The Importance of Biblical Language in Evangelism

This one’s for my friend Ed, who seems to have missed the point of the earlier post about ‘accepting’ Jesus. When presented with a gift, the recipient will either accept it or reject. The point made by the source of the article seems to be that using the language of ‘accepting’ Jesus is the best way to “communicate the truth more effectively to someone with limited biblical understanding”. I disagree. The message of the gospel has to do with the problem of sin and the need to ‘repent and believe the gospel’ that Jesus died for our sins. As the original article stated, the language of ‘accepting Jesus’ is not found in scripture.

We need not worry about the ‘biblical understanding’ level or those to whom we present the gospel. Before anyone can understand the message of the gospel, God must open the heart to hear and respond, just as he did with Lydia in Acts, Chapter 16. When God opens a human heart to hear the gospel, salvation follows. On the other hand, a person can have tremendous biblical knowledge, and know the contents of the Bible from end to end, but completely misunderstand the gospel message, if God has not opened his heart to hear!

I remember hearing once a conversation about salvation between two ladies that was about ‘knowing’ you are actually saved. One of the ladies wanted to be sure she knew she was saved. What followed was extremely that went something like this:

Lady #1: “How can I know I am saved?”

Lady #2: “You accepted Jesus into your heart, didn’t you?

Lady #1: “Yes.”

Lady #2: “Well then, you’re saved.”

Lady #1: “Wow, I didn’t know it was that easy to save yourself!”

I’ll never forgot that lady’s exclamation. ‘Accepting Jesus’ language had her believing she had literally ‘saved herself’ by ‘accepting Jesus’, which is a logical, but dangerous conclusion and one that insults God. When there is a chain of events and the final act in the change (accepting Jesus) causes the ultimate result, it’s natural to make the conclusion even though earlier acts in the chain of events (Christ’s death for sin) were necessary for the end result.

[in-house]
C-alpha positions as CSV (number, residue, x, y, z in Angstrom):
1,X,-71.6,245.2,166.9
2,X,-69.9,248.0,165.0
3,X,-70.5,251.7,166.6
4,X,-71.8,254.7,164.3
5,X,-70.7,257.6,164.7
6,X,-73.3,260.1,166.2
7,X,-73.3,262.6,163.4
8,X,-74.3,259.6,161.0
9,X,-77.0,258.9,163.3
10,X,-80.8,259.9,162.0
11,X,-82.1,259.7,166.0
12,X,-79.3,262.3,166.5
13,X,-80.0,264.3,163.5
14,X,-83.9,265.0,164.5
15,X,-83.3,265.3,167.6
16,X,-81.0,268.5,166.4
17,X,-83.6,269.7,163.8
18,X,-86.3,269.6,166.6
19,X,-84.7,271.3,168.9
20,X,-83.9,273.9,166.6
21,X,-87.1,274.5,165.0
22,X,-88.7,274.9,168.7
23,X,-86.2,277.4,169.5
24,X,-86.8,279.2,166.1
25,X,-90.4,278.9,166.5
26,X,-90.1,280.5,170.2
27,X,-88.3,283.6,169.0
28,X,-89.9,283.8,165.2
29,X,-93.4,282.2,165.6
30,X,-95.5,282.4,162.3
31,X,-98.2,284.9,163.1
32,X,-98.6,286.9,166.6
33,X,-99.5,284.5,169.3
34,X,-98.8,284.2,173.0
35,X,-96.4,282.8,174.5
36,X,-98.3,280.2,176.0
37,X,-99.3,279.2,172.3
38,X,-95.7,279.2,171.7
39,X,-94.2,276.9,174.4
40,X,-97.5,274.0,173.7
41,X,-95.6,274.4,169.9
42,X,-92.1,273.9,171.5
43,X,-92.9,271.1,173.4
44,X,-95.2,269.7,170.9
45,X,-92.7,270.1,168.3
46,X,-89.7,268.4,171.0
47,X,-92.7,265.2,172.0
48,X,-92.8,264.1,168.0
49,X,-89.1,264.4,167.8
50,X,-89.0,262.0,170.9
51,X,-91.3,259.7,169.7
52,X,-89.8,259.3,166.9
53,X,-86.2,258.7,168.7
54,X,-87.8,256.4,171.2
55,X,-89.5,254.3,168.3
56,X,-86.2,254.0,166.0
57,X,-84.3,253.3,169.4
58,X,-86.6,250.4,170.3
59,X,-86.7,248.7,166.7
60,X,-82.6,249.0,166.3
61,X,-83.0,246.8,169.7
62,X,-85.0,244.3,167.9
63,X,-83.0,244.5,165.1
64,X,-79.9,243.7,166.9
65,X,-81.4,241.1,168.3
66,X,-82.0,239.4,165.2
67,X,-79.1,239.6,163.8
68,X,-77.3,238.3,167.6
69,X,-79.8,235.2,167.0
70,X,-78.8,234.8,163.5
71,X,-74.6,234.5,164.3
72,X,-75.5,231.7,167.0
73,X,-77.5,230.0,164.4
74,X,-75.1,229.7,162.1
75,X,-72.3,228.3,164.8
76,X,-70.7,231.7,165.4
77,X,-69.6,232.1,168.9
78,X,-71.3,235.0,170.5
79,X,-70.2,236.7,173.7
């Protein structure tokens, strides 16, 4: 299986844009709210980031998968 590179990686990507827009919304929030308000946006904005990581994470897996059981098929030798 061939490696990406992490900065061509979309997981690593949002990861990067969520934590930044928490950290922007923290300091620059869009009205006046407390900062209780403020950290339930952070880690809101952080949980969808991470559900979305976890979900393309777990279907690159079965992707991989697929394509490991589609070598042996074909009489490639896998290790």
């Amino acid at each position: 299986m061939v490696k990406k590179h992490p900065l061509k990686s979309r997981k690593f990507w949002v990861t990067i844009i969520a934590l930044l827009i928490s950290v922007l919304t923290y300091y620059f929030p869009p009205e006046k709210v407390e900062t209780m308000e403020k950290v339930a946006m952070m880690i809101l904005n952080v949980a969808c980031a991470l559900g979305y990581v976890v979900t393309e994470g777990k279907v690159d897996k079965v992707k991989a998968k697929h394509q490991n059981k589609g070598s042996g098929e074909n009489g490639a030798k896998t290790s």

So that’s how I see it. There is absolutely no way that using non-biblical language when presenting Christ. Whether it’s ‘accept Jesus’, ‘give your life to Jesus’, or any variation thereof, we need not fear using the Bible’s language for the Bible’s topic of salvation.

13 responses to “The Importance of Biblical Language in Evangelism

  1. Dan, you’re right – do the Lord’s work, that is, preaching His Gospel, His way – using the words He gave us. He knows human nature! There is an endtimes preacher who always finishes his broadcasts with how little time we have left, so “Give your heart to Jesus!” This is wasting an opportunity to preach Christ, repentance, and faith.


    • The genuine gospel is, by nature, an offensive message and might even smell like death to unbelievers, if we are to believe Paul (2 Cor 2:16). On the other hand, it becomes the sweetest smell on earth to the God opened heart!

      Liked by 1 person

      • Are you indicating that I, as a non-Calvinist, am offended by the genuine gospel? Do you consider me to be an unbeliever? I don’t believe YOUR gospel, but I believe THE gospel of Jesus Christ. And, I believe that “accepting Jesus as Lord and Savior” saved me, all because I believed on my own accord. So, Dan, am I a Christian, or not?